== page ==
2. Did it occur during provision of a regulated activity?
    Yes. It occurred during provision of the regulated activity 'assessment or medical treatment for persons detained under the Mental Health Act 1983'.
  3. Has it resulted in death or severe or moderate harm?
    Yes. The incident resulted in moderate harm as defined in 20(7) (significant, but not permanent, harm, and a moderate increase in treatment). The patient was receiving care in an NHS trust so the definitions in Regulation 20(8) apply.

Conclusion

The answers to all three questions are 'yes'. So this qualifies as a notifiable safety incident. And all steps outlined in the duty of candour (Regulation 20) should be carried out.

Example 5: Dental

What happened

A child with an unknown allergy to latex went for a dental check-up. The dentist wore latex gloves. The child had a very severe anaphylactic reaction which required hospitalisation. The child made a full recovery.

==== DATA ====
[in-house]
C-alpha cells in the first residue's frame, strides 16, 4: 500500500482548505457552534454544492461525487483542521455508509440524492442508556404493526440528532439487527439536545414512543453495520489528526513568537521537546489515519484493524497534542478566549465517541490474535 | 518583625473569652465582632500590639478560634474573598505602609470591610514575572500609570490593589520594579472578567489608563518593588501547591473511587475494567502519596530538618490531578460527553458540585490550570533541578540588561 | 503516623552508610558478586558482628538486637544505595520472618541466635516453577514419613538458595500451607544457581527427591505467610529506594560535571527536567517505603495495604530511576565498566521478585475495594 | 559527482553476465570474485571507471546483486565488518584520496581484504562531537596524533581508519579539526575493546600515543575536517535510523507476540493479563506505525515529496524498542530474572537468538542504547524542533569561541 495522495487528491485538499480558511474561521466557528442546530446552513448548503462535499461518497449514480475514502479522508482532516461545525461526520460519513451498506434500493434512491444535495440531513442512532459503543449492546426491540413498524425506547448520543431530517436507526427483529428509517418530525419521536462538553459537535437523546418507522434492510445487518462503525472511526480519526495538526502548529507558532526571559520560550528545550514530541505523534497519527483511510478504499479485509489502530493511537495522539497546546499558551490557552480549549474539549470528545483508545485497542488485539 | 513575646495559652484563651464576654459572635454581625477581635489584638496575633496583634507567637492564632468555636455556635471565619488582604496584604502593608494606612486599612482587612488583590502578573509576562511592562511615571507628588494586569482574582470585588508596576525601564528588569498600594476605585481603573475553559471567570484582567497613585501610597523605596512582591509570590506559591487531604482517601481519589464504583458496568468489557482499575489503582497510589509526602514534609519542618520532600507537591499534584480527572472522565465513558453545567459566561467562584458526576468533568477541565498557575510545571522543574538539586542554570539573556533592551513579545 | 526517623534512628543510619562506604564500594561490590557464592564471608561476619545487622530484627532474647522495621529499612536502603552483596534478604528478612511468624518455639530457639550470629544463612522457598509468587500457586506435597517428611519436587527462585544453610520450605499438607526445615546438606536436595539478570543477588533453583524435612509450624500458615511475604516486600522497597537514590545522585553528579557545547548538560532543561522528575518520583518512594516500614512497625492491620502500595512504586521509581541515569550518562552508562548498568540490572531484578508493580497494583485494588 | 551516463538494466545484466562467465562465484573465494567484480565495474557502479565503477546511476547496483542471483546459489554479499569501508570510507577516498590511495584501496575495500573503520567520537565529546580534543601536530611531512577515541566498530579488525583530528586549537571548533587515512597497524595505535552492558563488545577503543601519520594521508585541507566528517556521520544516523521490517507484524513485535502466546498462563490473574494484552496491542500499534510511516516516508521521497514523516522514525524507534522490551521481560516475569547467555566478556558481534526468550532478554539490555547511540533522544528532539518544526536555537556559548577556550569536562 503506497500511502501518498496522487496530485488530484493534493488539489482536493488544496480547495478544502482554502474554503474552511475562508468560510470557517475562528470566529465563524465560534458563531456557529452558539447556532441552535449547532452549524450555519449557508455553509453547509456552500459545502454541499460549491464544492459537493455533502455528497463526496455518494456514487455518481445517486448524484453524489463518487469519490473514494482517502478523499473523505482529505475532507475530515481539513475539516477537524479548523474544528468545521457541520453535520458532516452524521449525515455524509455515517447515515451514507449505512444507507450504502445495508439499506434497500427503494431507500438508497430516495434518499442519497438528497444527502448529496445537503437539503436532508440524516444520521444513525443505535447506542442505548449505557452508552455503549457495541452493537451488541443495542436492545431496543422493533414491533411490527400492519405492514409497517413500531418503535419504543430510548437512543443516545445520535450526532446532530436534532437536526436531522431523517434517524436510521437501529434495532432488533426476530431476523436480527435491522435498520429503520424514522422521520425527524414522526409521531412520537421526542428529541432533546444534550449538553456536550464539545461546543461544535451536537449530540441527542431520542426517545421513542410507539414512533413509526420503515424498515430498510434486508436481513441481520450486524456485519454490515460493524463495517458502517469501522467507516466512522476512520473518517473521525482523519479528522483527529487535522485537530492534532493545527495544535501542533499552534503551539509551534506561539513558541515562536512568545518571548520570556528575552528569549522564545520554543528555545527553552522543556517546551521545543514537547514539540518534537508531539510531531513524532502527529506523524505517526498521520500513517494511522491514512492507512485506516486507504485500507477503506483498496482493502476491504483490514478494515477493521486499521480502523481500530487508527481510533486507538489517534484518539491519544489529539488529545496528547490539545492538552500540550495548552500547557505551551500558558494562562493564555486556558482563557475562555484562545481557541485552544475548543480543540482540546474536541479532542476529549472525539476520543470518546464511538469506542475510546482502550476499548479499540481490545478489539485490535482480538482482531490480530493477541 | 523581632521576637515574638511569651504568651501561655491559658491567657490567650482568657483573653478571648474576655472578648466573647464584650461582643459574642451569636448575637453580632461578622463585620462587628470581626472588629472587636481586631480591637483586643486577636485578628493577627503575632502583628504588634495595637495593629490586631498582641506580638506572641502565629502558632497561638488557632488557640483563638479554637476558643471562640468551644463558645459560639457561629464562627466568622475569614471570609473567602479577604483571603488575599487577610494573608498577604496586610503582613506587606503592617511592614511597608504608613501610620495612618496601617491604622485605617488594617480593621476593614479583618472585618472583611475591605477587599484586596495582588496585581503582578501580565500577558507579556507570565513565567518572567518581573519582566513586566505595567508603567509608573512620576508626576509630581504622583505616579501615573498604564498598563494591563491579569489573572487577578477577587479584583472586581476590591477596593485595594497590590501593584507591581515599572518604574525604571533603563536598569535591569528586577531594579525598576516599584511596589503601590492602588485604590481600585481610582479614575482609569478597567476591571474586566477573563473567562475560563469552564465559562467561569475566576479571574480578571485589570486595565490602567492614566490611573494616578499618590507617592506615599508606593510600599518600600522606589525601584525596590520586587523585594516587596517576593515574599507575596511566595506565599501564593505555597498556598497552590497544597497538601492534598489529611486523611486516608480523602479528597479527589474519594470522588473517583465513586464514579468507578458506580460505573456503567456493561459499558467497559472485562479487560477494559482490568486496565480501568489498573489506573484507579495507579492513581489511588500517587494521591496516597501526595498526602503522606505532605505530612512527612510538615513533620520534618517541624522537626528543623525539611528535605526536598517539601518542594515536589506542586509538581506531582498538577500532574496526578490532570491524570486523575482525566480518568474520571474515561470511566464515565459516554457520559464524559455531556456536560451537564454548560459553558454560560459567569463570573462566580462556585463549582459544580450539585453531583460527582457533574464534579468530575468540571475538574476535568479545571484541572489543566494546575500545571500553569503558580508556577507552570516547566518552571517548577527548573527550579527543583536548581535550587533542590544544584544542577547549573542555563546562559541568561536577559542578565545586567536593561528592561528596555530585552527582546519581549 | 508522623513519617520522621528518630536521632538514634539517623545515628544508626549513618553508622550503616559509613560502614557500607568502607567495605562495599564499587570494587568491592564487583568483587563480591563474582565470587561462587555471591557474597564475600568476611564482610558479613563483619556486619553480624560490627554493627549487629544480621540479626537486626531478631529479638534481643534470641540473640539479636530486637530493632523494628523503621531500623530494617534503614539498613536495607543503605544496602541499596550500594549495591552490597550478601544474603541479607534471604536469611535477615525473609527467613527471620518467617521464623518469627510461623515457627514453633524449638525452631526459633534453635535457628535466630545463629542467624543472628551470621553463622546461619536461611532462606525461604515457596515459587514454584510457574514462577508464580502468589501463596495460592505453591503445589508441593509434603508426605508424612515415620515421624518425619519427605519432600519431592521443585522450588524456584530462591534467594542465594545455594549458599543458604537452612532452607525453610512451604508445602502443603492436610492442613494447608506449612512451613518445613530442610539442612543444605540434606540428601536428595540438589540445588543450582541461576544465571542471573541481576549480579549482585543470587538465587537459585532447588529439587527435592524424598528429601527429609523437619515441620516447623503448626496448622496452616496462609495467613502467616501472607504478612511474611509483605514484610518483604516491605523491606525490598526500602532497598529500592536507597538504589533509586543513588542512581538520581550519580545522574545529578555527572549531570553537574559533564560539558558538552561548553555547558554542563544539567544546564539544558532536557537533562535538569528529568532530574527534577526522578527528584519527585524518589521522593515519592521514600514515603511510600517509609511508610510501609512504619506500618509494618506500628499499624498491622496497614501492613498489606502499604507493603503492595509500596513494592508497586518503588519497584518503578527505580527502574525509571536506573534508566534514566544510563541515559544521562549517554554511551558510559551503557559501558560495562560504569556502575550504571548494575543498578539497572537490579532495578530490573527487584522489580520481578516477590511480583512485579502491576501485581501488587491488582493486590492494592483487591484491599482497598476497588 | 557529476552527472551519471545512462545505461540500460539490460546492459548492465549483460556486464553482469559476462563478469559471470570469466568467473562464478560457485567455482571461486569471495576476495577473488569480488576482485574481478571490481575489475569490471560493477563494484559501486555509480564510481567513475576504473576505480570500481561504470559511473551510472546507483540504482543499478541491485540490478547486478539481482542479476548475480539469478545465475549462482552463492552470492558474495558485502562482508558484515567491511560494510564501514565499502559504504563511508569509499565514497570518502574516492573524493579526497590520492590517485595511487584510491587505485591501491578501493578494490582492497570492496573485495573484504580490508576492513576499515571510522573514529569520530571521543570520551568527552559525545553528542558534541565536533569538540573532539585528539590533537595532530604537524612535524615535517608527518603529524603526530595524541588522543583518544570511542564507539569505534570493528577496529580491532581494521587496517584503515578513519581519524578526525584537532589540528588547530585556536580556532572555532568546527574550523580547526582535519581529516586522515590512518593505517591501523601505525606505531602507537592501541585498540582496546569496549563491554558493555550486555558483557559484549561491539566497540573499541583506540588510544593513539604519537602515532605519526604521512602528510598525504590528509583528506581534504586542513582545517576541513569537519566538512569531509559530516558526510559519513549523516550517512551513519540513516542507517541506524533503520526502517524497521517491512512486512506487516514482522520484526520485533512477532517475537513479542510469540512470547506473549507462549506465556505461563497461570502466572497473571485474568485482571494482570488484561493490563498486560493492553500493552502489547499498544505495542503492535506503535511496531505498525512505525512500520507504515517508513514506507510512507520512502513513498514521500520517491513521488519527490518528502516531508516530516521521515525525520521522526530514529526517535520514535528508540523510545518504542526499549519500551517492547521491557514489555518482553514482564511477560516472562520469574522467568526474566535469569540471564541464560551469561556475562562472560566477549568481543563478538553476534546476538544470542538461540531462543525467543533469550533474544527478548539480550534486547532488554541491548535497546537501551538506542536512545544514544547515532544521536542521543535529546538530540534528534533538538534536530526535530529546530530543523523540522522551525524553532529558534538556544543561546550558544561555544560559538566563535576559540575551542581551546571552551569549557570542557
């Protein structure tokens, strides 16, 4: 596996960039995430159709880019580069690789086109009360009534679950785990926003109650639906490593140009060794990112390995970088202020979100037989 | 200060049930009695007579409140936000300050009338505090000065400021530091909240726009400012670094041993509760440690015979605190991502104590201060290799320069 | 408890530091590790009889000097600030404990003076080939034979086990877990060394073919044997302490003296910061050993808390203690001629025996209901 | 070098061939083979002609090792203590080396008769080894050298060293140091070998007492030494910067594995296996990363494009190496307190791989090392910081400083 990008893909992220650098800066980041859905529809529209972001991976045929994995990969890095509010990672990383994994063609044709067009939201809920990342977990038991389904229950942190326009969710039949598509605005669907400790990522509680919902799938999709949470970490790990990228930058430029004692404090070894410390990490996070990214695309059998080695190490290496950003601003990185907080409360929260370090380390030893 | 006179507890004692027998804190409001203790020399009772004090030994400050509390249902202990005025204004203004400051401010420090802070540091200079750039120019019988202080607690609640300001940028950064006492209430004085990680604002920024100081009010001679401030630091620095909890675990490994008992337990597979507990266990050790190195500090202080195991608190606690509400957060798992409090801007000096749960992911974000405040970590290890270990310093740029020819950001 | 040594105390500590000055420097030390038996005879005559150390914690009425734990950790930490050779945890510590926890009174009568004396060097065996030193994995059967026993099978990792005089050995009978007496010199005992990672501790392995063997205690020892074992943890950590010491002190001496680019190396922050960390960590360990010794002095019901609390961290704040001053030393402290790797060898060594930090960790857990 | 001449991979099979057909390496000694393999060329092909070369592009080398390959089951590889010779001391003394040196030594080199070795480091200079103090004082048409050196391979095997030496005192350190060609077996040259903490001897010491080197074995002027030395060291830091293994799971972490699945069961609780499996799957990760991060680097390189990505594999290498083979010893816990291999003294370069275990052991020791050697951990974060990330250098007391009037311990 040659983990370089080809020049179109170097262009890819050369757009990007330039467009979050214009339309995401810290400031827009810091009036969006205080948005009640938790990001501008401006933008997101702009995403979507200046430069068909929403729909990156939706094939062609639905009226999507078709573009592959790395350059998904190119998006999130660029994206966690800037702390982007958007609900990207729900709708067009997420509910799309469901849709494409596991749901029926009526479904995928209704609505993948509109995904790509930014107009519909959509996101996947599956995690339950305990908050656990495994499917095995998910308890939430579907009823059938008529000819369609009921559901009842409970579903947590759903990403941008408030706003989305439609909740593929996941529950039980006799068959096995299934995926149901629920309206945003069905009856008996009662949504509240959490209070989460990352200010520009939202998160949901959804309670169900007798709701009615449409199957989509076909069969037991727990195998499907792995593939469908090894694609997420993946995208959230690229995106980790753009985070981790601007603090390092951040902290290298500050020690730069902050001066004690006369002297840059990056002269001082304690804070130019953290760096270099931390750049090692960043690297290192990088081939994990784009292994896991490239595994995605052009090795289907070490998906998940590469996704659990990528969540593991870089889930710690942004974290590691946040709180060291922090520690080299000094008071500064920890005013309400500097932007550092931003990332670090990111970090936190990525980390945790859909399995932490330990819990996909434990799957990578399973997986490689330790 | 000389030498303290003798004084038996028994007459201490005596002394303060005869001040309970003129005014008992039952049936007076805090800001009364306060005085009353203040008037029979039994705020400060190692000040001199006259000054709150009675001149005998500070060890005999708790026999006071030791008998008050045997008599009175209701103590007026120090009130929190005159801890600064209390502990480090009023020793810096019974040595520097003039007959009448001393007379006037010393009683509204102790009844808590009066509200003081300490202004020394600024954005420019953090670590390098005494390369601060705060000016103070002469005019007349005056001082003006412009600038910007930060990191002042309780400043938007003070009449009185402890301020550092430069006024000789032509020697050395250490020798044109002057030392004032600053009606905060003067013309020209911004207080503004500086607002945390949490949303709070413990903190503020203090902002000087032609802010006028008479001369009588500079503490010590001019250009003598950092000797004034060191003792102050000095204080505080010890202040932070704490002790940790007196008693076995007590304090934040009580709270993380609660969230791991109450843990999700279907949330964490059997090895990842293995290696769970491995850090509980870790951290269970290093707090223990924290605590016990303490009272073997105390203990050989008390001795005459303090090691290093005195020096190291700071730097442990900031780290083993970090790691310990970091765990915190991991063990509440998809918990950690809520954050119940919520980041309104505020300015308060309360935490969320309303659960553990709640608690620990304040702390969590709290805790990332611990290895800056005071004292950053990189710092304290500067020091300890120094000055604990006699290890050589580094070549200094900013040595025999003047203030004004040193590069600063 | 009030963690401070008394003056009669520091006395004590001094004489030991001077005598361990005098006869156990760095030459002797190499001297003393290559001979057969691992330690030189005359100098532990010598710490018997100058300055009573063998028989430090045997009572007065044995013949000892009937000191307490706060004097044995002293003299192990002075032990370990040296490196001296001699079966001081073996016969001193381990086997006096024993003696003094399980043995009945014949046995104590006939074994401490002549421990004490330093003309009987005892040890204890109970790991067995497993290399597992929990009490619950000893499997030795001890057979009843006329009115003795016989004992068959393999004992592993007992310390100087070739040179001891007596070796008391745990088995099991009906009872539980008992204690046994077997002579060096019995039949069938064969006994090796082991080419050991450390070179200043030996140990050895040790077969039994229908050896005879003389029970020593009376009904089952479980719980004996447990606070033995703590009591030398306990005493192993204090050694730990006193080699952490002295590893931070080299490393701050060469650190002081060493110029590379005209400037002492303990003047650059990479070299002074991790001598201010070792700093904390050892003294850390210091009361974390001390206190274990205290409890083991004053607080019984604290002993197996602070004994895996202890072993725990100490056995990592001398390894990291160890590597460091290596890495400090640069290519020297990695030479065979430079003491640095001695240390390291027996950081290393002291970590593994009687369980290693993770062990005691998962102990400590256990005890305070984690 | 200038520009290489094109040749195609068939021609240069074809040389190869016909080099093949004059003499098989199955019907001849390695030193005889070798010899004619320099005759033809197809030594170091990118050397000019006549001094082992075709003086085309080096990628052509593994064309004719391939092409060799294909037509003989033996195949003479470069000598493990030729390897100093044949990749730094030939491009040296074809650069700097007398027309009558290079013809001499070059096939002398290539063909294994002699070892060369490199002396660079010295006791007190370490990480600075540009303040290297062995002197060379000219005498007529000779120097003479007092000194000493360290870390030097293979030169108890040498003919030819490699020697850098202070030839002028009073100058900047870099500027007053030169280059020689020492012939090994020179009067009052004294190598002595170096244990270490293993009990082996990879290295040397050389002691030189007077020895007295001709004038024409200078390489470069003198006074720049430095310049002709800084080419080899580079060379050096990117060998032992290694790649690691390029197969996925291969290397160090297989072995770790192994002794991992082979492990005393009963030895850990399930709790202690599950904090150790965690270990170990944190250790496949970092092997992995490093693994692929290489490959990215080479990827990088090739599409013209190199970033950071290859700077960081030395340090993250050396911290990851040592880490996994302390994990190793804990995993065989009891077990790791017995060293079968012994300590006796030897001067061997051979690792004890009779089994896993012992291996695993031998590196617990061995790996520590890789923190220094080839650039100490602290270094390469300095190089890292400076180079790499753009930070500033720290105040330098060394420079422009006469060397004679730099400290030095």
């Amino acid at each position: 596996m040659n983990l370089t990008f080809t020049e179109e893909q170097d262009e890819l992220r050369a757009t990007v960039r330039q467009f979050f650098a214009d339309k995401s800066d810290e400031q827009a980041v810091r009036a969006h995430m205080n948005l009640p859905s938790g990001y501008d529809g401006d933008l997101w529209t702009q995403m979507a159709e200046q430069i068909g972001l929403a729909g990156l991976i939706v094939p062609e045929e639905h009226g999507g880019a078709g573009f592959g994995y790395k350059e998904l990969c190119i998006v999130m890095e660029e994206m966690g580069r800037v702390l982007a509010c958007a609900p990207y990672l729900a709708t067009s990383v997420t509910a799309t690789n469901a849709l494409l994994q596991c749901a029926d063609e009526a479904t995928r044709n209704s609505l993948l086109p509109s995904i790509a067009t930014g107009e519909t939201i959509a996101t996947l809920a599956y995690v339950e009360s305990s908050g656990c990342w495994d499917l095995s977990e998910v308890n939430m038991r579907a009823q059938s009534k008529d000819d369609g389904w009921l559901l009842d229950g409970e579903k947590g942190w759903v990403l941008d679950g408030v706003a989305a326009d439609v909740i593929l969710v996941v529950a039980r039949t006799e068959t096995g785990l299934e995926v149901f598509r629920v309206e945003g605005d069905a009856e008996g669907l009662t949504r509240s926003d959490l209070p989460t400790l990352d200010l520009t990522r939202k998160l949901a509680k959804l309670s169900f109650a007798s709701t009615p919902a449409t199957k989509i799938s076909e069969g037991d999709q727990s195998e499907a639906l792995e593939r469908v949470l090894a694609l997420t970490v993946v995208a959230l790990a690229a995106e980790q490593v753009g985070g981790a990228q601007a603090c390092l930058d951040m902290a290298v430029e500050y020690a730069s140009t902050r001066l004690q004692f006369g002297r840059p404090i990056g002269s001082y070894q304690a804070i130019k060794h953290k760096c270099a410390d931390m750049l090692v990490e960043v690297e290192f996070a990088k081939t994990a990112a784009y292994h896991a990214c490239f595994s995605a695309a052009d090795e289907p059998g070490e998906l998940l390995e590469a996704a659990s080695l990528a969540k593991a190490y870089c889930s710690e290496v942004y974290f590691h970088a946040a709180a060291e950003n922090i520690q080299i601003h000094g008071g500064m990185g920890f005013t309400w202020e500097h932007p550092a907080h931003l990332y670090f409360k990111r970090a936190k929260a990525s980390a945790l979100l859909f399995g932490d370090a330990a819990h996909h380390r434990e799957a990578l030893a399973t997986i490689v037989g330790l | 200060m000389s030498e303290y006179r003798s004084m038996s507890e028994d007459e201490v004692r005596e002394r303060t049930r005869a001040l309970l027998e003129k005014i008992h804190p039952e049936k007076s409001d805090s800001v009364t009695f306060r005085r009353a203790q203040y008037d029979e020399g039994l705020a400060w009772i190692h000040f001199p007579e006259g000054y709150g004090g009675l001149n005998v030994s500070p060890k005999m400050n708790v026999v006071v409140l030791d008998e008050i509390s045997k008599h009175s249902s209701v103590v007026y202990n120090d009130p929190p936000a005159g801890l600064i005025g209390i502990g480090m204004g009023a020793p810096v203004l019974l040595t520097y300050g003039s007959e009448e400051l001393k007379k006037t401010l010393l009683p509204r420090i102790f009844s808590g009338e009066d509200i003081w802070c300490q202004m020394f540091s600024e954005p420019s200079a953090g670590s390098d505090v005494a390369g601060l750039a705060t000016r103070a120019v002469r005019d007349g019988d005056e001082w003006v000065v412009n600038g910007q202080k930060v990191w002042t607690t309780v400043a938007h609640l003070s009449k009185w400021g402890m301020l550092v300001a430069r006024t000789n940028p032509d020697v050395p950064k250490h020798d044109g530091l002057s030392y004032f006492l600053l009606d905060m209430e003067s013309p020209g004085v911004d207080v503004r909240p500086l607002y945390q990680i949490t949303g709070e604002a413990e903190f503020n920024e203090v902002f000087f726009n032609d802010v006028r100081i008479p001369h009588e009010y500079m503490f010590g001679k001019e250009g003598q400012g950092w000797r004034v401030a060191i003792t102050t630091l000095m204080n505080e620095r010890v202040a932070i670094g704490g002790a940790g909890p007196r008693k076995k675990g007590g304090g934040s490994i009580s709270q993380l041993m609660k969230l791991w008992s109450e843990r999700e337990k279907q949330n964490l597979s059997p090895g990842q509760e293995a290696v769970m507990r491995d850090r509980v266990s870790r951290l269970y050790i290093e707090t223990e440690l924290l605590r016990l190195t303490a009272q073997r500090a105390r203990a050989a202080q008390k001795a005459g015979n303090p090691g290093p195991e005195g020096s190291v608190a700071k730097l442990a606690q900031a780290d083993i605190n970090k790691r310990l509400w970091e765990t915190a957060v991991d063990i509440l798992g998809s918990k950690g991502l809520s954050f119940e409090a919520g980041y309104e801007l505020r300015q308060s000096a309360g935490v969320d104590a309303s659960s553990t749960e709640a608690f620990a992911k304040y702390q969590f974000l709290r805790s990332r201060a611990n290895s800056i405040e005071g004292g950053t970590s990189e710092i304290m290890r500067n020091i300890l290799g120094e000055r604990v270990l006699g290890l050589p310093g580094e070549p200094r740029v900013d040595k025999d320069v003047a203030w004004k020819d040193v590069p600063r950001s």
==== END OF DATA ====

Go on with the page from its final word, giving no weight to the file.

Does this qualify as a notifiable safety incident?

  1. Was the incident unexpected or unintended?
    Yes. The incident was both unexpected and unintended.
  2. Did it occur during provision of a regulated activity?
    Yes. It occurred during provision of the regulated activity 'diagnostic and screening'.
  3. Has it resulted in death or severe or moderate harm?
    Yes. The incident meant that the person required further treatment to prevent death from anaphylaxis (Regulation 20 (9)(b)(i)). The patient was receiving care in a dentist surgery so the definitions in Regulation 20(9) apply. Note that on the facts provided in this example, there is no suggestion of error or fault on the part of the provider. But neither is required for something to qualify as a notifiable safety incident.